Oblique Aerial Images to Upgrade Mexican Maps

Oblique Aerial Images to Upgrade Mexican Maps

GeoAir, an aerial mapping company, took vertical and oblique aerial images to upgrade maps for 15 municipalities in the State of Mexico, one of the 31 states of Mexico. GeoAir used the Microsoft UltraCam Osprey to take both required types of images at once, which allowed the company to halve costs and improve efficiency while obtaining accurate, high-quality images for the Instituto de Información e Investigación Geográfica, Estadística y Catastral del Estado de México (IGECEM).

In 2014, GeoAir – a Mexican company that specialises in aerial photography – was hired by the GeoMapa company, which specialises in photogrammetry, mapping, and cadastral. GeoMapa won a bid to conduct a cartographic update of 15 municipalities in the State of Mexico through the Instituto de Información e Investigación Geográfica, Estadística y Catastral del Estado de México (IGECEM) and asked GeoAir to manage the aerial survey flights, a crucial element of the project.

The IGECEM is a public body affiliated with the Secretariat of Finance of Mexico State. Its purpose is to operate and maintain the geographical information and research system for the State of Mexico. To provide the best possible service, the IGECEM must stay up-to-date with high-quality and accurate maps.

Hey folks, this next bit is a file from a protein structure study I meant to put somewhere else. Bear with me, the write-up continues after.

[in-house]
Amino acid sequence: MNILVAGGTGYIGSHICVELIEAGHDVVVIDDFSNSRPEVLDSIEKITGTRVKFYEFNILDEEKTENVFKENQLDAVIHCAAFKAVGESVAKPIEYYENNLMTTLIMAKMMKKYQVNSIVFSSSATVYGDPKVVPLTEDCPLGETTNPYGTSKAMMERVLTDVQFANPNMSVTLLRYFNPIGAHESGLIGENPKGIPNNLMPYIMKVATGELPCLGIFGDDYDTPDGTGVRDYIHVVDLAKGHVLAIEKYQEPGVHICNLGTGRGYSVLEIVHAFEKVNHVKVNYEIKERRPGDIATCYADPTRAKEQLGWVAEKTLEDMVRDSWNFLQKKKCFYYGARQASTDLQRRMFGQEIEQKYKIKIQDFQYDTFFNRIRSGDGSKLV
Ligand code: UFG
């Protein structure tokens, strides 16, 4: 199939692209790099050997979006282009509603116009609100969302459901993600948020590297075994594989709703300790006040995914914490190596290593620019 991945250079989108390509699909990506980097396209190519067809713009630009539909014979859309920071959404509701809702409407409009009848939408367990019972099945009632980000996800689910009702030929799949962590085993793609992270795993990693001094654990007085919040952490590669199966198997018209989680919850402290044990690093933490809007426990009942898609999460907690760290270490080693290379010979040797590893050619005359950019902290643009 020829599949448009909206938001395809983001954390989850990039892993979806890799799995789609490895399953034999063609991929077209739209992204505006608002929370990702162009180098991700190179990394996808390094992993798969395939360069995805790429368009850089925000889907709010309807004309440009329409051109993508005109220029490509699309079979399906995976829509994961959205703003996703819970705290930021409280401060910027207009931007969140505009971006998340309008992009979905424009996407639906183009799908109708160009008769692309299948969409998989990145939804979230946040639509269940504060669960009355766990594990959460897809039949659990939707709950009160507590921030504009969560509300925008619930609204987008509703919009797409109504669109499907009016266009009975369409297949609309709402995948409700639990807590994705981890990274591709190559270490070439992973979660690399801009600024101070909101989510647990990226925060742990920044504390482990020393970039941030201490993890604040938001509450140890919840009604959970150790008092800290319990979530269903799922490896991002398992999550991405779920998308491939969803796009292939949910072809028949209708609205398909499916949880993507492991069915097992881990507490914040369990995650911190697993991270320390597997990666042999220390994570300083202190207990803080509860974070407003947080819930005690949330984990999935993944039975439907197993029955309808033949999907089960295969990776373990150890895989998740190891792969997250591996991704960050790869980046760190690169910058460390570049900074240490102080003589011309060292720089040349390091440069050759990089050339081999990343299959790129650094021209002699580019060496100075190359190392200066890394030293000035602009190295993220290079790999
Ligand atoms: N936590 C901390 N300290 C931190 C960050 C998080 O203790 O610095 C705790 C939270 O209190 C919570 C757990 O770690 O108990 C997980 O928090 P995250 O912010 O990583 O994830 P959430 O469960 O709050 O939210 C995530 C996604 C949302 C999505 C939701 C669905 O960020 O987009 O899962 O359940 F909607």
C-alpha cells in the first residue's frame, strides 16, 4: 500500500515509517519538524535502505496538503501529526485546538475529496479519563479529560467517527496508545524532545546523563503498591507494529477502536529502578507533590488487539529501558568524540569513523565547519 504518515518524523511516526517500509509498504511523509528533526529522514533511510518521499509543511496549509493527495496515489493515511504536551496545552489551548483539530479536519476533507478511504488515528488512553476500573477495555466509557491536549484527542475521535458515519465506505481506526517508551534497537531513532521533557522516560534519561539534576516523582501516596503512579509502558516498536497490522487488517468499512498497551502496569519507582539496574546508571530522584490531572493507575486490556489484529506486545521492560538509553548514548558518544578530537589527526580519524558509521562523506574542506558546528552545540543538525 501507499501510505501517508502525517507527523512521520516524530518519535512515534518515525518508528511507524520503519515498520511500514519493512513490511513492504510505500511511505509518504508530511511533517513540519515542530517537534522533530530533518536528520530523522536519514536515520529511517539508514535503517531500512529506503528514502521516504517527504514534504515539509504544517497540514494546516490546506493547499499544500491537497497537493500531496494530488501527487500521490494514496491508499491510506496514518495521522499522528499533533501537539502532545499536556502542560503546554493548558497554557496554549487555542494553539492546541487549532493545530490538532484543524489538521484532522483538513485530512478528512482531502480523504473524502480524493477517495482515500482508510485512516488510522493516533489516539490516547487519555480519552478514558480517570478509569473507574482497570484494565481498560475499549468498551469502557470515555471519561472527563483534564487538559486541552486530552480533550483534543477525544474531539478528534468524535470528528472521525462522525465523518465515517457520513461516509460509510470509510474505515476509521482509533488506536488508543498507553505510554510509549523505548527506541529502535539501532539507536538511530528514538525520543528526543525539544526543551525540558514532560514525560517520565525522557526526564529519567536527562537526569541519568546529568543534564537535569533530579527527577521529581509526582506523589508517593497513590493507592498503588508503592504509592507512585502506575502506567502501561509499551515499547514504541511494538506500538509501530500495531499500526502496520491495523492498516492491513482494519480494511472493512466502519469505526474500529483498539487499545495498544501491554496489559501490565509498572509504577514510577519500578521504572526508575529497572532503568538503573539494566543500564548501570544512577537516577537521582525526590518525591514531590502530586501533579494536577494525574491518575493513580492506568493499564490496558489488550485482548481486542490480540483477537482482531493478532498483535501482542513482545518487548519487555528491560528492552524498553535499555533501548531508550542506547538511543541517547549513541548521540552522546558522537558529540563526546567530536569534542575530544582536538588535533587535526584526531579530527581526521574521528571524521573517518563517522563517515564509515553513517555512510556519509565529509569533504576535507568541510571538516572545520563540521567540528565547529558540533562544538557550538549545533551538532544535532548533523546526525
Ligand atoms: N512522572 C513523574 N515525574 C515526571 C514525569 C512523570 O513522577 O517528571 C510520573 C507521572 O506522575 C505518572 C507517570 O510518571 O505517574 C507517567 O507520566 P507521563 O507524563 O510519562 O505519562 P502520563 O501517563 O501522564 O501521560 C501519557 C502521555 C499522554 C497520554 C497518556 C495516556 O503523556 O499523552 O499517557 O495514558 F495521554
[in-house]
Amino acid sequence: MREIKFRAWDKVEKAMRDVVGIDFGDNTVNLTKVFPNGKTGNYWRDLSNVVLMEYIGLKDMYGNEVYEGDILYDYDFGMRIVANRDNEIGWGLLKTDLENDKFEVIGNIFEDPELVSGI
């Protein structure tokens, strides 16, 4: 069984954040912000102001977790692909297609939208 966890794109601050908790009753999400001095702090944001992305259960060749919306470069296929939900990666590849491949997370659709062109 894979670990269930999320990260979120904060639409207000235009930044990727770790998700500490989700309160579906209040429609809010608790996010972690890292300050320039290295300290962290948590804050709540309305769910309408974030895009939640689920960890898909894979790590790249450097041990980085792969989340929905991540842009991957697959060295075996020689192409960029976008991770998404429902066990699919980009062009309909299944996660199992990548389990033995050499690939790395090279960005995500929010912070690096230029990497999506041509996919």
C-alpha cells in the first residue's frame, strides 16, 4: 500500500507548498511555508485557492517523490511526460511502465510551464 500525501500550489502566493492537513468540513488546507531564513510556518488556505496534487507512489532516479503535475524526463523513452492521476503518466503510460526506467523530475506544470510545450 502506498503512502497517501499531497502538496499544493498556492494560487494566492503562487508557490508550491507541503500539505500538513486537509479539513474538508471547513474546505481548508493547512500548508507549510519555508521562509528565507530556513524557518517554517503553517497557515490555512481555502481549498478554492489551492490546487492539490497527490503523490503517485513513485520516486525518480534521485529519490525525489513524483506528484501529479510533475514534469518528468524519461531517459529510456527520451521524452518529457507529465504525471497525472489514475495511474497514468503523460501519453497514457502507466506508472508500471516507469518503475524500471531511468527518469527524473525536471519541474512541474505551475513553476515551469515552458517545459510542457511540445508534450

The organisation was established in 2000 to develop a cartographic record of the 125 municipalities that make up the State of Mexico, which it did using digital images from various sources. However, the information was not standardised, and the data from different companies lacked official confirmation. For this reason, it was very costly to make use of the material.

Modernisation process

As part of its modernisation process, the IGECEM wanted to consolidate and update maps of the 15 most densely urbanised towns in the state: 13 in the Valle de México area and two in Valle de Toluca. Francisco Sánchez, director of geography at the IGECEM said the organisation’s goal was to complete the project with one partner in order to use the same criteria for all of the acquired images and data. Complying with all IGECEM regulations was also a must.

In addition, the IGECEM wanted to gather oblique images (captured at an angle of approximately 45 degrees), which provide information unavailable in vertical images. They can see building facades and elements covered by roofs, said Sánchez. GeoMapa was tasked with providing images with a ground sampling distance (GSD) of 10 centimetres, a forward lap of 60 percent, a side lap of 30 percent, and less than a 5-degree margin of error. The images also had to show good contrast and low haze. Due to these specific needs, GeoMapa hired GeoAir.


With these goals in mind, GeoAir came up against an obstacle: the company did not have oblique cameras, only vertical ones. They had the option of flying twice [to use both cameras], but this costs almost twice as much, said Wolfgang Kost, general director of GeoAir. The goal was to do the job in the shortest possible amount of time, taking into account that air traffic in Mexico City is dense and the weather is unpredictable.